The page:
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Ukraine Seen As Focus Of Putin's Talks In Milan

  • RFE/RL

A face-to-face meeting is possible between Ukrainian President Petro Poroshenko (left) and Russian President Vladimir Putin (right) at this week's Milan summit.

A face-to-face meeting is possible between Ukrainian President Petro Poroshenko (left) and Russian President Vladimir Putin (right) at this week's Milan summit.

The Ukraine crisis is expected to be the focus of meetings between Russian President Vladimir Putin and European leaders this week.

An October 16-17 Europe-Asia summit in Milan is the first chance for Putin and European leaders to discuss Ukraine face-to-face since D-Day anniversary ceremonies in France in June.

Kremlin foreign-policy aide Yury Ushakov said Putin will meet on October 16 with German Chancellor Angela Merkel and attend a dinner involving other leaders.

Ushakov said the "accent" would be on Ukraine at an October 17 breakfast meeting that the leaders of Germany, France, Britain, Italy, and the European Union are expected to attend, along with Ukrainian President Petro Poroshenko.

A bilateral Putin-Poroshenko meeting is also possible, as is a four-way meeting with Poroshenko, Merkel, and French President Francois Hollande.

The White House said U.S. President Barack Obama would discuss the Ukraine crisis, among other pressing issues, in a video conference with Cameron, Hollande, Merkel, and the Italian leader later in the day.

The Kremlin said earlier on October 15 that Putin and Poroshenko had discussed possible measures to restore peace to eastern Ukraine during a telephone call.

A brief Kremlin statement said the two leaders had also expressed readiness to meet on the sidelines of the Milan summit and discuss issues including natural gas.

State-controlled Russian exporter Gazprom cut gas supplies meant for internal consumption in Ukraine in June after Kyiv failed to pay its gas debts following acrimonious disputes and politically charged Russian price hikes.

The gas disputes and the conflict between Ukrainian forces and pro-Russian rebels in eastern Ukraine have caused concern about supplies to the European Union, which gets one-third of the gas it needs from Russia.

About half of that is pumped across Ukraine.

The Kremlin statement gave no details about the telephone talks.

'No Sign Of Russian Pullback'

A previous Putin-Poroshenko phone call preceded a September 5 cease-fire agreement between Kyiv and the separatists that has raised hopes for peace despite near-daily violations and the death of more than 330 people in eastern Ukraine during the truce.

In the eastern region of Luhansk on October 15, the Ukrainian military said fighting took place "at Bakhmutka" on a road where pro-government forces have several checkpoints.

The region’s pro-Kyiv governor, Hennadiy Moskal, said rebel fighters surrounded more than 100 troops, but military spokesman Andriy Lysenko denied that. Moskal also said several injured soldiers were captured.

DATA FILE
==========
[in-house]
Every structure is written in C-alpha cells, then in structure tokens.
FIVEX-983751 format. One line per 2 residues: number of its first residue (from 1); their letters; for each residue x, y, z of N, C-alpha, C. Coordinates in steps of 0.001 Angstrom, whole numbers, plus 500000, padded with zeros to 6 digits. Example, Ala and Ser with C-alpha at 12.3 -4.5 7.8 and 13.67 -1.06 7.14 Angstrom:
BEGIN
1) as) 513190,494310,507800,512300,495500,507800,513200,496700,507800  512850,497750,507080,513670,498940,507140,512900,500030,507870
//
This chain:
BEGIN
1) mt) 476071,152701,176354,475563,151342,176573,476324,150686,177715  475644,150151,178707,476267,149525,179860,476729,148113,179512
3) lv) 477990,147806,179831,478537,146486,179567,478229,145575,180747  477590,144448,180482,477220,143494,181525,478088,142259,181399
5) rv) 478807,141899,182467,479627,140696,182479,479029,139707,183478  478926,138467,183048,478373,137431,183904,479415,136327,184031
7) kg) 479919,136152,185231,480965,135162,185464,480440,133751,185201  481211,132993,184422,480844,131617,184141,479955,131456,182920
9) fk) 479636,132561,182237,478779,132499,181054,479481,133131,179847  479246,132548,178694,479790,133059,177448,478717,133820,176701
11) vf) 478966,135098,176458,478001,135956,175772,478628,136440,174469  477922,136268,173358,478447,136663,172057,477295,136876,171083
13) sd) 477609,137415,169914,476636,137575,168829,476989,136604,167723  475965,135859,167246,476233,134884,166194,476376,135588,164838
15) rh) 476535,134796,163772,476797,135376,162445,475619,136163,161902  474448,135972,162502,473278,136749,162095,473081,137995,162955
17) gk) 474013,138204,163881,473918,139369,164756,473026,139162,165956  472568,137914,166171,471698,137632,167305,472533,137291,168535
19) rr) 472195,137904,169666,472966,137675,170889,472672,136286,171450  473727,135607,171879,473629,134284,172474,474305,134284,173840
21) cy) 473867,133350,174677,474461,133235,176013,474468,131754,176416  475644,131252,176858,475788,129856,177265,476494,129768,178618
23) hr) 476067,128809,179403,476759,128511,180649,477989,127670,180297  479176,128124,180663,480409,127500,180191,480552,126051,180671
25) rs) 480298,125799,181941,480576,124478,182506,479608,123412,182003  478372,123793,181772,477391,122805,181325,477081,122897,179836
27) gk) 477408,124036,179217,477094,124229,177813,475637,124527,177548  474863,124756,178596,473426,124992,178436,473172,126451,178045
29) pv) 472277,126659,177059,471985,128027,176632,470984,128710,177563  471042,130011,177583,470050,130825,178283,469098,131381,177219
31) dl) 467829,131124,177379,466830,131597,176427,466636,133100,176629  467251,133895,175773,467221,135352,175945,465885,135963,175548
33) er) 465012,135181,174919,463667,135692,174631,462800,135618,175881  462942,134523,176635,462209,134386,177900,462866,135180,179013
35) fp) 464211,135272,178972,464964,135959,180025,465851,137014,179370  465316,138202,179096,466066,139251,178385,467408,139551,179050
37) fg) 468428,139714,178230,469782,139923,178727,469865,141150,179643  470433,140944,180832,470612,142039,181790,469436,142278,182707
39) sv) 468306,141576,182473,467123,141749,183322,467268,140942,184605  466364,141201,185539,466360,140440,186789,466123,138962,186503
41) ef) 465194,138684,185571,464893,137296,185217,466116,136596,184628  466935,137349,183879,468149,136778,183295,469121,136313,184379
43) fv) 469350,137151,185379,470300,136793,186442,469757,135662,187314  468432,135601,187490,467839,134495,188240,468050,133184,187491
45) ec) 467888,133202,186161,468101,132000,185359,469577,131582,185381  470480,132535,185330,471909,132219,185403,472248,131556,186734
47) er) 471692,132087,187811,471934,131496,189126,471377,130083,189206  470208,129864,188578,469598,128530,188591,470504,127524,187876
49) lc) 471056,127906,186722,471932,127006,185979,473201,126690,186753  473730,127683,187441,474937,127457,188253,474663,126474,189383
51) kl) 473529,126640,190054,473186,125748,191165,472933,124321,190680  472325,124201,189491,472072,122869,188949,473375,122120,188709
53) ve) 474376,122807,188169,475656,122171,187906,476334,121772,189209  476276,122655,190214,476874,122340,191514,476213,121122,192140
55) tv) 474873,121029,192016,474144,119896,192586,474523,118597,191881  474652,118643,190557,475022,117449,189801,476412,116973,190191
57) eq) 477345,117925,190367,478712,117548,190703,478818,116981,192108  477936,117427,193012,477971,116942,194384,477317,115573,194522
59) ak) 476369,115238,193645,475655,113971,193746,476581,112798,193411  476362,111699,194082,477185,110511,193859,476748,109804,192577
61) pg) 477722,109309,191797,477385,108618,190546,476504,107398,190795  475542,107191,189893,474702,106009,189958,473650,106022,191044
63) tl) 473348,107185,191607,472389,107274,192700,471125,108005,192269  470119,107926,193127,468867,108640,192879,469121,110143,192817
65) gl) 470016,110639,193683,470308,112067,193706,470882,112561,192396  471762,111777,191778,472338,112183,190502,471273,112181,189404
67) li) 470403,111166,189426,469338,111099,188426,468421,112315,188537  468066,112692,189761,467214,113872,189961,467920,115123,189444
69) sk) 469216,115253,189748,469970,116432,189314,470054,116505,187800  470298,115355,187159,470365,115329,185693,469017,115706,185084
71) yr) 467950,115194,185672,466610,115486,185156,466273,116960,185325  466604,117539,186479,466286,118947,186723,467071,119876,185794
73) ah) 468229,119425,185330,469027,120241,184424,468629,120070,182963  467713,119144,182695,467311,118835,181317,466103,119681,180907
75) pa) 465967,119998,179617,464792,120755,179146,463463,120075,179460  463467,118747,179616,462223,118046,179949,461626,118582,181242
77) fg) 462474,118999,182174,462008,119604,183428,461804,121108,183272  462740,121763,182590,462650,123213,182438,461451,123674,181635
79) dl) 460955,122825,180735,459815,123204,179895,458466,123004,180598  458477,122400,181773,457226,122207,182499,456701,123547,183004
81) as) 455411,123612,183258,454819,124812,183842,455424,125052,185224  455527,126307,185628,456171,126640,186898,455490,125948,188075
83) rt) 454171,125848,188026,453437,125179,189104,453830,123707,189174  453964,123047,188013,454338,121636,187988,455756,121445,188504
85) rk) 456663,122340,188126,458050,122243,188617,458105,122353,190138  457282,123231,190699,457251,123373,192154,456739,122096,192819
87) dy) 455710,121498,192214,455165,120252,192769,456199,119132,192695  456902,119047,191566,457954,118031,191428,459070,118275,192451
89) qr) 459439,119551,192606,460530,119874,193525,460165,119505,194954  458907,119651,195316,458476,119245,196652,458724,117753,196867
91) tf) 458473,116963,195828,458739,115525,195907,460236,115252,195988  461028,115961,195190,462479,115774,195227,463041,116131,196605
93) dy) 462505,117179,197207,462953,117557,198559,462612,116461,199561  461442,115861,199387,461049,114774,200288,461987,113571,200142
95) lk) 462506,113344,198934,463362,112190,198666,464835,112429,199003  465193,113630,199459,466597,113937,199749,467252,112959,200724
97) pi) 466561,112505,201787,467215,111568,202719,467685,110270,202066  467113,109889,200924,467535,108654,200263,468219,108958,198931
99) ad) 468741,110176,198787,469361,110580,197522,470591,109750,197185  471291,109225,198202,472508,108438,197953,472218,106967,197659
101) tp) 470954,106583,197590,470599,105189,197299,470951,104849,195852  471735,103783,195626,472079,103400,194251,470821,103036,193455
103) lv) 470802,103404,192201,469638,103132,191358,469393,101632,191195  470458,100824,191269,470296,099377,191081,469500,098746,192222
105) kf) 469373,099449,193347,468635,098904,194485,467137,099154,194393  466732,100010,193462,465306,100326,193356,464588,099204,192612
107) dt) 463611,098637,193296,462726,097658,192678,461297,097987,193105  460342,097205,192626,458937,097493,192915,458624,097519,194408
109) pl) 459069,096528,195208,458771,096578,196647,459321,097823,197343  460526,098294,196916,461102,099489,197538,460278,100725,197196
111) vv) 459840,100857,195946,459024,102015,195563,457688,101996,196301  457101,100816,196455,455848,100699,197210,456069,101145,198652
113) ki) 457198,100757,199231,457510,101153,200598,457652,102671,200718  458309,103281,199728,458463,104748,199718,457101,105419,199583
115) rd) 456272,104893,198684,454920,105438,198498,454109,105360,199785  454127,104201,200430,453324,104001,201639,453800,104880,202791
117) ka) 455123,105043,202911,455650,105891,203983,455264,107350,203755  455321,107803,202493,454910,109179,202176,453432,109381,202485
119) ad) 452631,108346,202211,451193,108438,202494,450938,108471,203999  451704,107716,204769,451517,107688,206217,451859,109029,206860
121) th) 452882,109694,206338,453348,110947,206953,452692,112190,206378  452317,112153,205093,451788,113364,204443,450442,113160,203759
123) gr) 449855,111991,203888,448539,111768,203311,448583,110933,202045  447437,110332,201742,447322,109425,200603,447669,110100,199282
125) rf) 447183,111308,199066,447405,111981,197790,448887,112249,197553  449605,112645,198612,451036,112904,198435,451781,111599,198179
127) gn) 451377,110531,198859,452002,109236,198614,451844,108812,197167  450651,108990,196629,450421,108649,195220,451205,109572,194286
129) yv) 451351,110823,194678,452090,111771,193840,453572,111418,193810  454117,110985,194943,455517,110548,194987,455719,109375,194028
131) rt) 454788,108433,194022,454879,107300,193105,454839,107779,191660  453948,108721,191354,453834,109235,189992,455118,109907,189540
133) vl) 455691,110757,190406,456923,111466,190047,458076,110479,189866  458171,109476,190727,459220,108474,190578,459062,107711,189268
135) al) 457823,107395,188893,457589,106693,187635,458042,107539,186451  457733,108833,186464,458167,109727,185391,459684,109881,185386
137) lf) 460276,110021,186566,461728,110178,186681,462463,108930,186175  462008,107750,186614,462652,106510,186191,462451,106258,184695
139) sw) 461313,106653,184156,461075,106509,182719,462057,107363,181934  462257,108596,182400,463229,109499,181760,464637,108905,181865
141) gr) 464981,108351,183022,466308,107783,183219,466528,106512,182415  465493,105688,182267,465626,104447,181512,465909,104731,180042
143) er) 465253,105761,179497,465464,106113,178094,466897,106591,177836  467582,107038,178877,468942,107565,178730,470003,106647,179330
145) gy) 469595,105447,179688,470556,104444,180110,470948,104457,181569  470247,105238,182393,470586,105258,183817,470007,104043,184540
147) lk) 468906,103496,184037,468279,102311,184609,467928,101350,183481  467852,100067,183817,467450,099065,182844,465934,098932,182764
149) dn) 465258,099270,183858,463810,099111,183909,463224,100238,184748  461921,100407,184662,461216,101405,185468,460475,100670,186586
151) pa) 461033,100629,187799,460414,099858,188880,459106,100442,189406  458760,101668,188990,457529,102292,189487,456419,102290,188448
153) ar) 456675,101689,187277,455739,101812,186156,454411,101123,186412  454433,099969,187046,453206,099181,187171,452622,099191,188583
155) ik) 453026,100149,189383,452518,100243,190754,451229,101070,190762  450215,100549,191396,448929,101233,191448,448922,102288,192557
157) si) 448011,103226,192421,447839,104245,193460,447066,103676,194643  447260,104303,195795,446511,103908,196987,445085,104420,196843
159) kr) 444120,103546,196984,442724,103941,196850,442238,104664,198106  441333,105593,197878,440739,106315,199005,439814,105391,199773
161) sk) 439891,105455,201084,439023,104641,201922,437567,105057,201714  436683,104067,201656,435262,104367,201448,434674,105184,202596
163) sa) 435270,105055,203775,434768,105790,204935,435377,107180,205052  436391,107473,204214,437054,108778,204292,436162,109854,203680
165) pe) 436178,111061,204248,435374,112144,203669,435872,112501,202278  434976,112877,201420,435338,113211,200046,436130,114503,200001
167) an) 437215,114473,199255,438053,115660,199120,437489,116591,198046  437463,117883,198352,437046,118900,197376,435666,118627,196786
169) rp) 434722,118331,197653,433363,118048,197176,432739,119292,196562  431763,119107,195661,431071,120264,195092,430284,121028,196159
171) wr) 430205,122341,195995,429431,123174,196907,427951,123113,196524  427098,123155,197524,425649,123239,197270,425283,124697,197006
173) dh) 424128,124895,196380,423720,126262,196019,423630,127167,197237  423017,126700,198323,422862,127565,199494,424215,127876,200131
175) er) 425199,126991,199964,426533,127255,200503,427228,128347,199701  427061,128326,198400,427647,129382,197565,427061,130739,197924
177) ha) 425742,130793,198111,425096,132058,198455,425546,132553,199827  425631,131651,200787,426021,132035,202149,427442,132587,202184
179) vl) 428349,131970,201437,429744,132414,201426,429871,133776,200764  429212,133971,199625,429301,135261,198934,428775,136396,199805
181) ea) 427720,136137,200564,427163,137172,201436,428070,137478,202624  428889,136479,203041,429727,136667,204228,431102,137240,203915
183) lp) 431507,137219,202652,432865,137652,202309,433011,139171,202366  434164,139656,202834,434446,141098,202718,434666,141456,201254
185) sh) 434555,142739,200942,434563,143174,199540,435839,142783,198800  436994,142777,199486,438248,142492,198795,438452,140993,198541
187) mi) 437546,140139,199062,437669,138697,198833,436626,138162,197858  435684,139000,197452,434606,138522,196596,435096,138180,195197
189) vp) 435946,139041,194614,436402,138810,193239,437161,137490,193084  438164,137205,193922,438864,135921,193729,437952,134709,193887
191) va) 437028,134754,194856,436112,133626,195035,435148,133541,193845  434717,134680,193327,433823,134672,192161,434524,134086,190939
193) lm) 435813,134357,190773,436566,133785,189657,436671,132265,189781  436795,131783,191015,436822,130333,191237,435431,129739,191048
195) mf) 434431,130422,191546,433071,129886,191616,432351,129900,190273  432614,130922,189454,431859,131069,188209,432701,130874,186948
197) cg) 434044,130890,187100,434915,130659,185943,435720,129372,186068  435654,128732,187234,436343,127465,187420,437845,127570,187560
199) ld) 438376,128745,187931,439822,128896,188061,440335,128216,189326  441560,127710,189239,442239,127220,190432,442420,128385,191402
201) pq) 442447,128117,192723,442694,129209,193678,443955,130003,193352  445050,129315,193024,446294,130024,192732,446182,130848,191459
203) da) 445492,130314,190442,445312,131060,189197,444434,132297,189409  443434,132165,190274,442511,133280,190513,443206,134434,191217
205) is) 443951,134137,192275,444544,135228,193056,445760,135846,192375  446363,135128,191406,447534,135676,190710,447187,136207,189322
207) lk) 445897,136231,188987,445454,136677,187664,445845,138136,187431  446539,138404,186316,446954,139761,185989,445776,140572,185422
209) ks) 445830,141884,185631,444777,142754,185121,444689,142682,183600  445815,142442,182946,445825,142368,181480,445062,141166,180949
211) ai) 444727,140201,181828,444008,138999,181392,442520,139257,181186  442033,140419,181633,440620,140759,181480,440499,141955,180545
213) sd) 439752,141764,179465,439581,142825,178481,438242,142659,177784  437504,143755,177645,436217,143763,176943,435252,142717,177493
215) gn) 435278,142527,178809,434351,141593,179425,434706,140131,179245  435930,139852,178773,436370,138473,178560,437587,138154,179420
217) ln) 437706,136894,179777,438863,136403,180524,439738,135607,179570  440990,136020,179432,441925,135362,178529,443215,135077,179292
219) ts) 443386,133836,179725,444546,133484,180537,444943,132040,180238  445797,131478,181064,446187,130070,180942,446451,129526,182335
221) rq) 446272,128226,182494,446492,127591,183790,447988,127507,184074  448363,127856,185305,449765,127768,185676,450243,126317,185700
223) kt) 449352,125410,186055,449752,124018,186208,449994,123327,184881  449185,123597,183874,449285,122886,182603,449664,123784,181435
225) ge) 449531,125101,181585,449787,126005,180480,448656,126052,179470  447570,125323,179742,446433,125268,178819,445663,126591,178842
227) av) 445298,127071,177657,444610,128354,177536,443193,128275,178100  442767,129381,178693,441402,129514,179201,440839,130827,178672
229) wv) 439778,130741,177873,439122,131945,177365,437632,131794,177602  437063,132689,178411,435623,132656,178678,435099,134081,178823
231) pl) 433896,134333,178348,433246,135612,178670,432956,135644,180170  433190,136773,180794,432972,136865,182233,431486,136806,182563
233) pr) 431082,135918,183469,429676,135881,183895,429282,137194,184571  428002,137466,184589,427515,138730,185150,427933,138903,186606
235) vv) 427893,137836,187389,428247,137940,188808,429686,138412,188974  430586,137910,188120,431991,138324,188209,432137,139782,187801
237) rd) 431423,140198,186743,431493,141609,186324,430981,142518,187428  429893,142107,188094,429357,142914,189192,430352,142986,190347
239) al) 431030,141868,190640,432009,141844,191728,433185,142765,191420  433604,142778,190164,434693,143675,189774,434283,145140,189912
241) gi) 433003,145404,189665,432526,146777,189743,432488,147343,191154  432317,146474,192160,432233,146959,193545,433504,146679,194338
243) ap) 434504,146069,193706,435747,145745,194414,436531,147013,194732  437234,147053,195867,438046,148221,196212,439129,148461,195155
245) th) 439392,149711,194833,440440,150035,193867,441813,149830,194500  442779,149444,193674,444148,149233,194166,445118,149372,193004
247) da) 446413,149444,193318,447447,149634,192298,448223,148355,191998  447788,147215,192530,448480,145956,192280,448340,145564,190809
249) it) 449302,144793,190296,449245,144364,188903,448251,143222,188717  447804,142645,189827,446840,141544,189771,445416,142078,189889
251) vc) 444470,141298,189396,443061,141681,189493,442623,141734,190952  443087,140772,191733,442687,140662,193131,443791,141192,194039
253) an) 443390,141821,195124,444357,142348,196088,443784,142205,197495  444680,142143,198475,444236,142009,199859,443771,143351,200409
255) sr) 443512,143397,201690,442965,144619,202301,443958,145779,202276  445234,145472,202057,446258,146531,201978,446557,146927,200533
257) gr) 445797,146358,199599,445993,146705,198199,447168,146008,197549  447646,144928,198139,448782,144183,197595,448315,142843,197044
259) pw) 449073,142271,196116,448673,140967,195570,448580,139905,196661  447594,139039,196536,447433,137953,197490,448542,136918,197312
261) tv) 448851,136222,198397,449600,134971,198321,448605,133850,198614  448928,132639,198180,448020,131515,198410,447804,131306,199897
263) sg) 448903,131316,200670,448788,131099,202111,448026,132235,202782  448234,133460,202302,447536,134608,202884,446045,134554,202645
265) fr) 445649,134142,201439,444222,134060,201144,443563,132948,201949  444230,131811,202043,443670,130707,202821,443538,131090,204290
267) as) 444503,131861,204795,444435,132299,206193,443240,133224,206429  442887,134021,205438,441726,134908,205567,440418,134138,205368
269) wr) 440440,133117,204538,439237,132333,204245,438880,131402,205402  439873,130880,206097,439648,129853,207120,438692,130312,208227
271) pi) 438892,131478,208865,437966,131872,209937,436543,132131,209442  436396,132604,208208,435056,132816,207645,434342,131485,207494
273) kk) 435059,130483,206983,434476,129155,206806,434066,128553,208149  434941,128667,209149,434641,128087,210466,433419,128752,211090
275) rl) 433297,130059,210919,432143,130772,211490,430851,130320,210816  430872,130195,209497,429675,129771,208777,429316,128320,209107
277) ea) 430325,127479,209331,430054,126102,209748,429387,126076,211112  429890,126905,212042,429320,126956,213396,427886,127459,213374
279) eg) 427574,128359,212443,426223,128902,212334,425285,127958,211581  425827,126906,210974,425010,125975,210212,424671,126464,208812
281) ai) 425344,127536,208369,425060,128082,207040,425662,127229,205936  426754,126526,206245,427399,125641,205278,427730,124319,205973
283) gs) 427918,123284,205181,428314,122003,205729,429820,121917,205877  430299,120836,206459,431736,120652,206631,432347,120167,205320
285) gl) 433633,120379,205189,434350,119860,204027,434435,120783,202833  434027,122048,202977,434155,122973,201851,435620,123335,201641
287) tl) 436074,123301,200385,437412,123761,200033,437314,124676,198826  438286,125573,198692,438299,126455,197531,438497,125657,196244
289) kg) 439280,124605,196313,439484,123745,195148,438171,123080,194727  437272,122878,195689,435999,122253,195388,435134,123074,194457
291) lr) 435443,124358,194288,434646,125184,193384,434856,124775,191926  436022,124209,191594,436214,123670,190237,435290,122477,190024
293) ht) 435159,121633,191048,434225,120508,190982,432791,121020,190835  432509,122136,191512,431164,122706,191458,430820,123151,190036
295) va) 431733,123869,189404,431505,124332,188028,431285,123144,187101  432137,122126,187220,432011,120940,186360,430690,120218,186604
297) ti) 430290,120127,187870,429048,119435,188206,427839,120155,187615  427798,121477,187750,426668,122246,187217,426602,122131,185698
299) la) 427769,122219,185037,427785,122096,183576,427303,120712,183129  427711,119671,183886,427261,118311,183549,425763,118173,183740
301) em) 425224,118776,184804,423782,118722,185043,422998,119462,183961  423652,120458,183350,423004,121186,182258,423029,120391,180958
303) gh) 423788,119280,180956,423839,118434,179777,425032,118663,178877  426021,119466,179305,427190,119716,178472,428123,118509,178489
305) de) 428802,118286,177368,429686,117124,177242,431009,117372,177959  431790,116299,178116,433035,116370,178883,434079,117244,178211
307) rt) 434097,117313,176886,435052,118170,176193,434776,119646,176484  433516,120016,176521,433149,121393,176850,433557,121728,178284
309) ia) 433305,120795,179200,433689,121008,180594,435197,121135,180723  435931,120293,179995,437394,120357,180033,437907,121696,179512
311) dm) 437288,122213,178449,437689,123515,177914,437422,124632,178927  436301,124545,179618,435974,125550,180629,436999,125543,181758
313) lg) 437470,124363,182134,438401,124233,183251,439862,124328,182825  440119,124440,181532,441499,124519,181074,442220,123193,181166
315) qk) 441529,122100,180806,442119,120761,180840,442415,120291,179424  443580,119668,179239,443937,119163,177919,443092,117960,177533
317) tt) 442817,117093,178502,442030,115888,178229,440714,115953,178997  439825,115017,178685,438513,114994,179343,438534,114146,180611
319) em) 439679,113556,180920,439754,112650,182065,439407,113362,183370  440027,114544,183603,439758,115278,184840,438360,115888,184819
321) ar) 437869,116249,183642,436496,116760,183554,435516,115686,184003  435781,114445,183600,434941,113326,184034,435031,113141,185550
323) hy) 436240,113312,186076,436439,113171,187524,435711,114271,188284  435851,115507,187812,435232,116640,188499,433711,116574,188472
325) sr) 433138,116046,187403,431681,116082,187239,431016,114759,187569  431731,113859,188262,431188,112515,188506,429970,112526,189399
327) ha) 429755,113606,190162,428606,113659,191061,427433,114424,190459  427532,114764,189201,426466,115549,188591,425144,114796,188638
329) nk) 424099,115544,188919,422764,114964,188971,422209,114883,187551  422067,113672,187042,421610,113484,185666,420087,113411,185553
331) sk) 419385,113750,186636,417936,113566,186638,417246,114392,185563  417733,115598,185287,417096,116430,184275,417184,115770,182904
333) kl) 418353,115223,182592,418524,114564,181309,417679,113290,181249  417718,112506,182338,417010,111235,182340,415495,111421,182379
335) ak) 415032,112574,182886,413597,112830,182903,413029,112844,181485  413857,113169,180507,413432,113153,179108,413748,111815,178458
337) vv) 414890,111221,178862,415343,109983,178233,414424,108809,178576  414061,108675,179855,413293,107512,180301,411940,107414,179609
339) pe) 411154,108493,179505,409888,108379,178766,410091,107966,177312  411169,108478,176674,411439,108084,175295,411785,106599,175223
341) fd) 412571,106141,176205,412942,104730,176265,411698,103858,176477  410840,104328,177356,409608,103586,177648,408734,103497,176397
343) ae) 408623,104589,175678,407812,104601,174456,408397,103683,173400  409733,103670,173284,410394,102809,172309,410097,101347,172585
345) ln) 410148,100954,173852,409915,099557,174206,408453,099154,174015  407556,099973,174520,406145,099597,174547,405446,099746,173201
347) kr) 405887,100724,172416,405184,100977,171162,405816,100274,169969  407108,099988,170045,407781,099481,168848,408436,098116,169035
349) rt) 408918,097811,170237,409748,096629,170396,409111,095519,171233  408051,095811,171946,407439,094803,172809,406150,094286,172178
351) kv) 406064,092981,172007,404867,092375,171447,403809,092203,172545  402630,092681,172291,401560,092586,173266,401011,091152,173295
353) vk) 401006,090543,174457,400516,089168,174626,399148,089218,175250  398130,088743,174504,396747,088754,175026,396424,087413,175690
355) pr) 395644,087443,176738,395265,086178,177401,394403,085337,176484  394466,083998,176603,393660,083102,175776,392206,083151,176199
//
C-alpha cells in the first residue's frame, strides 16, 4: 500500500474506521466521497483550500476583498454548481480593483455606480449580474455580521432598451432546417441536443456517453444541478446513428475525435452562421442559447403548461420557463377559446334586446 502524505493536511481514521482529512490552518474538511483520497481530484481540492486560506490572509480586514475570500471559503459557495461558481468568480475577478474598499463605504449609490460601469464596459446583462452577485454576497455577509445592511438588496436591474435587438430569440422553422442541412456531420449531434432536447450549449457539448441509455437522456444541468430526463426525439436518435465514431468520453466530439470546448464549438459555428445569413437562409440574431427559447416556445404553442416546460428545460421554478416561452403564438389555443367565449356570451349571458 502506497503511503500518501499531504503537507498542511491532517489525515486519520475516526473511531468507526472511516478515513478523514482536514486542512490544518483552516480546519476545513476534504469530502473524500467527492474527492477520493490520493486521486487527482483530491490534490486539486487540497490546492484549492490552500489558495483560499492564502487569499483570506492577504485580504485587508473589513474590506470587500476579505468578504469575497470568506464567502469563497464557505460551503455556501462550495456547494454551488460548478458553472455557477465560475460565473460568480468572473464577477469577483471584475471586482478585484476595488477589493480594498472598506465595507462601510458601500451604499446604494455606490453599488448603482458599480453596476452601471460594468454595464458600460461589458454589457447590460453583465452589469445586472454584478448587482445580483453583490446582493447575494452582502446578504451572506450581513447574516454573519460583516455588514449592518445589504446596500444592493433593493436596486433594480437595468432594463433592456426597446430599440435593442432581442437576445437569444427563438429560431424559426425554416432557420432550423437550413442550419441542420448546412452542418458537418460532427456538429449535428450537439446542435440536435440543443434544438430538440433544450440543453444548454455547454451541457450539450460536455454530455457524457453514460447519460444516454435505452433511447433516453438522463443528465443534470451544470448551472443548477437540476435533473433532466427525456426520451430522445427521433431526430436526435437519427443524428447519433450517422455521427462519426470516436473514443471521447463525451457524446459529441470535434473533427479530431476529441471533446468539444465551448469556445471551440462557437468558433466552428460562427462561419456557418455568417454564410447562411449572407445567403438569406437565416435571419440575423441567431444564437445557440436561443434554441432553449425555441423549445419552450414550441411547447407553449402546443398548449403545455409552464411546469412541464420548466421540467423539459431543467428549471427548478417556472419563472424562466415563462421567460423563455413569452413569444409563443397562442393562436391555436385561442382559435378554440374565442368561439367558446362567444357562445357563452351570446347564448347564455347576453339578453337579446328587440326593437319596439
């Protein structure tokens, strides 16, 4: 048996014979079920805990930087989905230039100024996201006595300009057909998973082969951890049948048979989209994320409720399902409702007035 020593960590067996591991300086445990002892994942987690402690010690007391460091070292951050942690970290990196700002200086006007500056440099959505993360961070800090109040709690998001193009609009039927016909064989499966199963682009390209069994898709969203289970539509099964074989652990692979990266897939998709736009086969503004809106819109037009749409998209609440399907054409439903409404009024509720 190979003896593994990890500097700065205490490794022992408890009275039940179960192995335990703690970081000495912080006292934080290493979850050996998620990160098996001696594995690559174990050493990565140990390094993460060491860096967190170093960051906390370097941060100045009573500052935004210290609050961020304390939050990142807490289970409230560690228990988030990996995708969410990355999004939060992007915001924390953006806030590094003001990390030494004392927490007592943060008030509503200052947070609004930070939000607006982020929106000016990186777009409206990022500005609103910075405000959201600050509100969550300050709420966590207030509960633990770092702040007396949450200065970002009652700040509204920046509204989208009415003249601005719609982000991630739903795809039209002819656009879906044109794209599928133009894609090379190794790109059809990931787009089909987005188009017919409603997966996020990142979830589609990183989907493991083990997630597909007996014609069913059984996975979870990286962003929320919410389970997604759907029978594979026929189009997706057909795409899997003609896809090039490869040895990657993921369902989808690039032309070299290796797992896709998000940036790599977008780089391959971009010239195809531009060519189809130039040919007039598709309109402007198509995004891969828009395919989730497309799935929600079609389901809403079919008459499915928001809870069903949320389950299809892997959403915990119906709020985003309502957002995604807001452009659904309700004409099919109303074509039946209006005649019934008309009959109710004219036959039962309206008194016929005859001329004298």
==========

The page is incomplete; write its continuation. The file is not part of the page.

Ukraine and NATO accuse Russia of sending troops and weapons into eastern Ukraine to support the rebels during the conflict, which has killed more than 3,660 people and driven Moscow's ties with the West to post-Cold War lows.

NATO's top military commander said on October 15 that the alliance had not seen "major movement" so far of Russian troops from a region bordering eastern Ukraine.

U.S. Air Force General Philip Breedlove, the supreme allied commander Europe, was speaking to AP news agency, days after Russian President Vladimir Putin ordered about 17,600 Russian troops to return to their bases after what Moscow described as training drills in the Rostov region.

NATO has refuted previous Russian claims of troop withdrawals from the regions bordering Ukraine.

Russian Prime Minister Dmitry Medvedev said in remarks published on October 15 that a new "reset" in Russian-U.S. ties was "absolutely impossible" as long as sanctions the United States has imposed on Moscow over its role in the Ukraine crisis remain in place.

Medvedev said Putin's recent order to move troops that have been deployed near Russia's border with the conflict zone in eastern Ukraine was a purely domestic matter and should not be interpreted as a signal to Washington.

Analysts say Russia supported the Ukraine cease-fire because it followed after rebel gains that left the separatists in control over large portions of Ukraine's Donetsk and Luhansk regions, giving Moscow a platform to influence Ukraine and keep it destabilized -- and out of NATO -- for years to come.

In an interview posted on the Russian tabloid "Komsomolskaya pravda's" website on October 15, Putin's chief of staff repeated the Kremlin's denials of involvement in the conflict in eastern Ukraine, saying Russia provides only moral support to government opponents in eastern Ukraine.

Sergei Ivanov said it was up to Kyiv to ensure there is no "resumption of war" but that Russia could be a "guarantor" of a final peace deal.

"If final agreements are reached, Russia could be a guarantor in some form. There is such a practice in international affairs," Ivanov said.

With reporting by Reuters, AP, TASS, Interfax, and RIA Novosti
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